Kaisa Karhu’s series Variations on the Landscape and the Self leads the viewer to encounters that emerge between sublime landscapes and performative gestures. The exhibition, which consists of photographic and fabric prints, explores the relationship between self-portraiture, femininity, and landscapes. The rules and boundaries set by male-dominant artist communities have long defined what female artists should look like in their images in order to be taken seriously. Karhu’s self-portraits and landscape works aim to break and make visible the gendered and built-in meanings that appear in art history.
Kaisa Karhu’s interests stem from historical artworks, women artists, and landscape imagery—especially paintings from the Romantic period. During the Romantic era, the pursuit of the sublime, or its experience, was popular with artists. To reach and express their “real” feelings, artists had to seek an intimate connection with nature away from civilisation. This period held deference to such “grand subjects” like these, and a woman’s intellectual capacity was regarded as utterly insufficient to both comprehend or create such content.
The concept of a tremendously intense, or sublime experience was associated with confusion, respect, and wonder in the Romantic period. The confusion associated with experiencing such scenery intrigues Karhu, as it makes her appreciate the landscape as fragmented: a beautiful sum of its parts, inaccessible with a single glance alone. Also, Karhu’s works arise when she encounters an environment that speaks to her, not only through its beauty, but also as a strong, inexplicable feeling. Karhu’s landscape works do not seek to command the terrain and control the view, but instead, convey the experience of its fragmentation.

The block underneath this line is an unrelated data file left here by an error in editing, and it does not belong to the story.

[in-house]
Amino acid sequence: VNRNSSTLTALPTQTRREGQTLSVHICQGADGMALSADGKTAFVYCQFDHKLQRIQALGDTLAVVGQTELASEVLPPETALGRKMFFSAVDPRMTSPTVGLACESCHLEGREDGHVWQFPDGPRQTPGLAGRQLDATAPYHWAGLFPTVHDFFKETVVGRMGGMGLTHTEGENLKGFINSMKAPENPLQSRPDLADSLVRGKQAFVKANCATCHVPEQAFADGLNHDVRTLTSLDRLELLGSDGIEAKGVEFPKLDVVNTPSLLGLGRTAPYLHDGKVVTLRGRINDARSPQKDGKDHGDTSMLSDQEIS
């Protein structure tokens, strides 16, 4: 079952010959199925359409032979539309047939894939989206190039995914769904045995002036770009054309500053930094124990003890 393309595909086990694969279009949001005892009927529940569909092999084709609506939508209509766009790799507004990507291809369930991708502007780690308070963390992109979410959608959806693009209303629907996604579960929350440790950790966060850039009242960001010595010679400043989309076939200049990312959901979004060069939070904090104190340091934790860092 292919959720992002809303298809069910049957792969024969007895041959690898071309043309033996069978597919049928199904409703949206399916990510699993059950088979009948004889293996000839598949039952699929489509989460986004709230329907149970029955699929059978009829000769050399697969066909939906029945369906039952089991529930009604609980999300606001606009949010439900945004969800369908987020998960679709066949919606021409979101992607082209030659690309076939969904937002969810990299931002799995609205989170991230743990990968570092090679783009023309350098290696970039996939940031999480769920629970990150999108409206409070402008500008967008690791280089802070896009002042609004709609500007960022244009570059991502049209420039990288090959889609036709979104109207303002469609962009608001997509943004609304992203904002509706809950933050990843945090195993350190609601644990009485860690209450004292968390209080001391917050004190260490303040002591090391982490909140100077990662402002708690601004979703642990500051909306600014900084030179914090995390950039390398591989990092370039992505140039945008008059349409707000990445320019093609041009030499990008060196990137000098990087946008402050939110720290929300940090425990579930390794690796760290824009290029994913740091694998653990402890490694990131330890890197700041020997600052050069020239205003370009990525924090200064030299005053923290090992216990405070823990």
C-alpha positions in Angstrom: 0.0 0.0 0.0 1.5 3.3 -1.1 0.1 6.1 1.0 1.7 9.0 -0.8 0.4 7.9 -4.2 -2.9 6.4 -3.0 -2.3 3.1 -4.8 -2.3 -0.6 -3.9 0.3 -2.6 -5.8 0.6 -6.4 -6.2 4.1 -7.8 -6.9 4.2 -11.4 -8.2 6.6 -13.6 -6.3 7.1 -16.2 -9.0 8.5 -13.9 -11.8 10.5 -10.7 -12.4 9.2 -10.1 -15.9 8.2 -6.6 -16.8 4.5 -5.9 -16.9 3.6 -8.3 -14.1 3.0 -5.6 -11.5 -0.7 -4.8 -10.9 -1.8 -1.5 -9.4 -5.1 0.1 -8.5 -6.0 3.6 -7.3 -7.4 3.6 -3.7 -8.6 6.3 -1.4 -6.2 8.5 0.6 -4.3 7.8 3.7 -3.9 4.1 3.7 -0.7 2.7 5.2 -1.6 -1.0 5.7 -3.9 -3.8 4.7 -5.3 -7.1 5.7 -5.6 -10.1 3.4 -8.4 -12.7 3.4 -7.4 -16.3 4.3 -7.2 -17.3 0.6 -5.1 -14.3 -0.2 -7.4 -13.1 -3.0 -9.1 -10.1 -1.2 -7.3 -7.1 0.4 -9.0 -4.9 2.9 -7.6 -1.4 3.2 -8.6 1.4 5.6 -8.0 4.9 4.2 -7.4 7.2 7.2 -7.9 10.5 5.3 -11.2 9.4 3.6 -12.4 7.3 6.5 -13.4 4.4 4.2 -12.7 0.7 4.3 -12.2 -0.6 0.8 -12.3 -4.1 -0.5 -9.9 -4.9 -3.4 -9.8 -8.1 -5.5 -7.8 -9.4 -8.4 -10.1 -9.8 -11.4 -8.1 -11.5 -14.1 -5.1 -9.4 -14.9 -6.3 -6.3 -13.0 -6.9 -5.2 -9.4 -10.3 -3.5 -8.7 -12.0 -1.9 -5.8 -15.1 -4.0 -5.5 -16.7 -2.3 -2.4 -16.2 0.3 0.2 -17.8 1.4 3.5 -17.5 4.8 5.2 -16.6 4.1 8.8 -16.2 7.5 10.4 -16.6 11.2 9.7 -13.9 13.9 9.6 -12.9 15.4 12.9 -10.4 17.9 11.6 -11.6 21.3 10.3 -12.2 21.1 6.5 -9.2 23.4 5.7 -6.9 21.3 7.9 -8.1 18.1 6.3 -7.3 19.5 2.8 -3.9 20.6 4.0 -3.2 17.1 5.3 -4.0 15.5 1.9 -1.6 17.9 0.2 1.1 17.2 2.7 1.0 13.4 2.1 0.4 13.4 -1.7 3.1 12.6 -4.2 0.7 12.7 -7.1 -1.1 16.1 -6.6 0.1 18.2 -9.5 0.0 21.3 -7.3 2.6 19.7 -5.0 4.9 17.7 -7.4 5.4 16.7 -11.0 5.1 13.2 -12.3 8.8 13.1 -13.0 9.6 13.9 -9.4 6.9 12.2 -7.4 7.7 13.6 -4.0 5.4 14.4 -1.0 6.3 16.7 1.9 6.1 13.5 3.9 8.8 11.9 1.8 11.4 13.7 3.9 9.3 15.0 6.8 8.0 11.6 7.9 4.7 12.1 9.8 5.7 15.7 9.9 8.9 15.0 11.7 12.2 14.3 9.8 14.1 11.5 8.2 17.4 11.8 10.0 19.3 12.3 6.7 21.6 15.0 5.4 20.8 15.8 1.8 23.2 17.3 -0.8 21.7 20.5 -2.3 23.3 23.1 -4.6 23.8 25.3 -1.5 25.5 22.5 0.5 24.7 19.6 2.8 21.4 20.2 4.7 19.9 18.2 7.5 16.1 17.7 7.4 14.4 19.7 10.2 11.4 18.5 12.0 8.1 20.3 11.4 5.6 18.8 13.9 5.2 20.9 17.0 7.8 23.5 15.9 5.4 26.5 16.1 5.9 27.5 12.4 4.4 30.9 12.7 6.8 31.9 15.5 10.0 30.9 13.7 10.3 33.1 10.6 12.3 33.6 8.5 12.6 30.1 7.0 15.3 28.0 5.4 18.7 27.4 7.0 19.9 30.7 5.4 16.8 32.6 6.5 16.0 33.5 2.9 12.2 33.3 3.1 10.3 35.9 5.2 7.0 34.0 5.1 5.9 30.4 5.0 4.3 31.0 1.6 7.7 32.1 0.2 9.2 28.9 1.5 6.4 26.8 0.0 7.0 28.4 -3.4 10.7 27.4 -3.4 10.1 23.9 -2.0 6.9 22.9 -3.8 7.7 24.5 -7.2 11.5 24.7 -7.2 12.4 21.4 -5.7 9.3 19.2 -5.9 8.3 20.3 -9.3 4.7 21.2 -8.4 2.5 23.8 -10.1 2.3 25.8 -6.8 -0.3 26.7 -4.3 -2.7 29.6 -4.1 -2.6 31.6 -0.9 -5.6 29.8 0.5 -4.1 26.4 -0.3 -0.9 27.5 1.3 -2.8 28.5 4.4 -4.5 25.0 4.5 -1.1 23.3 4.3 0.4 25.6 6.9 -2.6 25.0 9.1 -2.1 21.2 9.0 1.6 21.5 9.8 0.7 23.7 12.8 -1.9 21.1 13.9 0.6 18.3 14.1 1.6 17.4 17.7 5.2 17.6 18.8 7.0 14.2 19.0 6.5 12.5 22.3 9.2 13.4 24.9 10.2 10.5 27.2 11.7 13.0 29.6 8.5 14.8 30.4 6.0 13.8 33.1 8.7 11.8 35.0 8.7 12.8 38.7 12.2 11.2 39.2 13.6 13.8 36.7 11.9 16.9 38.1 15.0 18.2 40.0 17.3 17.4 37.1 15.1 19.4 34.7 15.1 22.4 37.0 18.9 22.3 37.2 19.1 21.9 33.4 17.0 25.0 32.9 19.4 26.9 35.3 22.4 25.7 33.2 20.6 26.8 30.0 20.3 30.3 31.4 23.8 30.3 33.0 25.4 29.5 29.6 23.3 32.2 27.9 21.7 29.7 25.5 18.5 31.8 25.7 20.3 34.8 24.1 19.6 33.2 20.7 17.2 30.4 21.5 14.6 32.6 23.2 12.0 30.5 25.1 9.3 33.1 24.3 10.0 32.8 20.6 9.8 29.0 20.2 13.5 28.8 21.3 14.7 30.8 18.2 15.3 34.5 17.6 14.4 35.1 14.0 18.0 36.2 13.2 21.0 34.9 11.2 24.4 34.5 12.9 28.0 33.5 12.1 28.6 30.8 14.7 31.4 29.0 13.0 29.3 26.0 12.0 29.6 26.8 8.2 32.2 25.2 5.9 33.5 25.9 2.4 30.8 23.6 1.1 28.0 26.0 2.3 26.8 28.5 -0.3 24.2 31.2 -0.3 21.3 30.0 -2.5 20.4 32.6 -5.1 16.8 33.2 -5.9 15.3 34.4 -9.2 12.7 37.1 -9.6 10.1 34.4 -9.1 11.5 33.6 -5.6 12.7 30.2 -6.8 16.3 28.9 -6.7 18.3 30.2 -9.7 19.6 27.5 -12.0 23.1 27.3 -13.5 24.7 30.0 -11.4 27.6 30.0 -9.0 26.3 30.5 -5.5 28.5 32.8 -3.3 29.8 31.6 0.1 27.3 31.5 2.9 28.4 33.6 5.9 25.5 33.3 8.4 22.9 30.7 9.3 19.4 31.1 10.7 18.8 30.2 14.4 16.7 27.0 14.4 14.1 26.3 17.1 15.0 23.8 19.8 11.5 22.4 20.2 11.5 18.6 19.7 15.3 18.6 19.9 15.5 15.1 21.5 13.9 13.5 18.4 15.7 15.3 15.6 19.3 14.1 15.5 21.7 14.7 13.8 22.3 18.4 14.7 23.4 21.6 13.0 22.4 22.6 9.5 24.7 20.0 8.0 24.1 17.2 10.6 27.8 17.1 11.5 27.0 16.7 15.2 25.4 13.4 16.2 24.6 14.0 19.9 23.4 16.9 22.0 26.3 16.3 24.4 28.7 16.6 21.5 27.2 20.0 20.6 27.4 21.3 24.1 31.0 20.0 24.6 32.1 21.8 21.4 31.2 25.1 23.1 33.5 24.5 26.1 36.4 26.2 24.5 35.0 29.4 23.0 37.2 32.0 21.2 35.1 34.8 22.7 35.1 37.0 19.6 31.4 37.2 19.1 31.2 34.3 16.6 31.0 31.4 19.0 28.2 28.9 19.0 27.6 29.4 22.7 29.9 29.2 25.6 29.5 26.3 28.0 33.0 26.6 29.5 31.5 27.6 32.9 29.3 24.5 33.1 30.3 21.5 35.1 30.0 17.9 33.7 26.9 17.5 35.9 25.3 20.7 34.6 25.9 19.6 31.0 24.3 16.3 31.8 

Working with a series is vital to Karhu’s work because, unlike a single image, a series promotes the idea of movement and time. Adjacent to the landscapes are Karhu’s triptychs of self-portraits. Here, her positions and gestures change and interact with the view so that the object of the self-portraits–both the spectator and the seen–momentarily becomes part of the setting. Gestures in Karhu’s works reflect self-portraits from some 18th and 19th-century female artists who utilised certain poses to assert their artistic agency. Like in the paintings that inspired Karhu, small-scale gestures, subtle but conscious hand positions, or larger, more perceptible body movements emphasise her desired self-image. By re-enacting and creating these actions, Karhu’s self-portraits record a shared imprint that the artist’s body, gaze, or gesture draws together with the landscape. Ultimately, both actants will return to moving and changing at different paces, the traces soon disappearing from all links of contact.
Kaisa Karhu is a Helsinki-based photographic artist whose work combines performative works and photography. Through a self-referential approach, Karhu’s works investigate being a female artist and the history of women subordinated as portrayers of natural themes. Karhu has dealt with this theme in her previous solo exhibition Tunteiden kasvio (Herbarium of Emotions) (2016), shown at Galleria Uusi Kipinä in Lahti 2016 and the Photographic Center Nykyaika in Tampere in 2017. Karhu graduated with an MA in photography from Aalto University in 2017.
image: Kaisa Karhu, Self-portrait variations with violet flowers, 2019
installation photos and virtual exhibition (below) by August Heinonen
Variations on the Landscape and the Self
Photographic Gallery Hippolyte
9 July – 1 August 2021
Open: Tue-Fri 12-17, Sat-Sun 12-16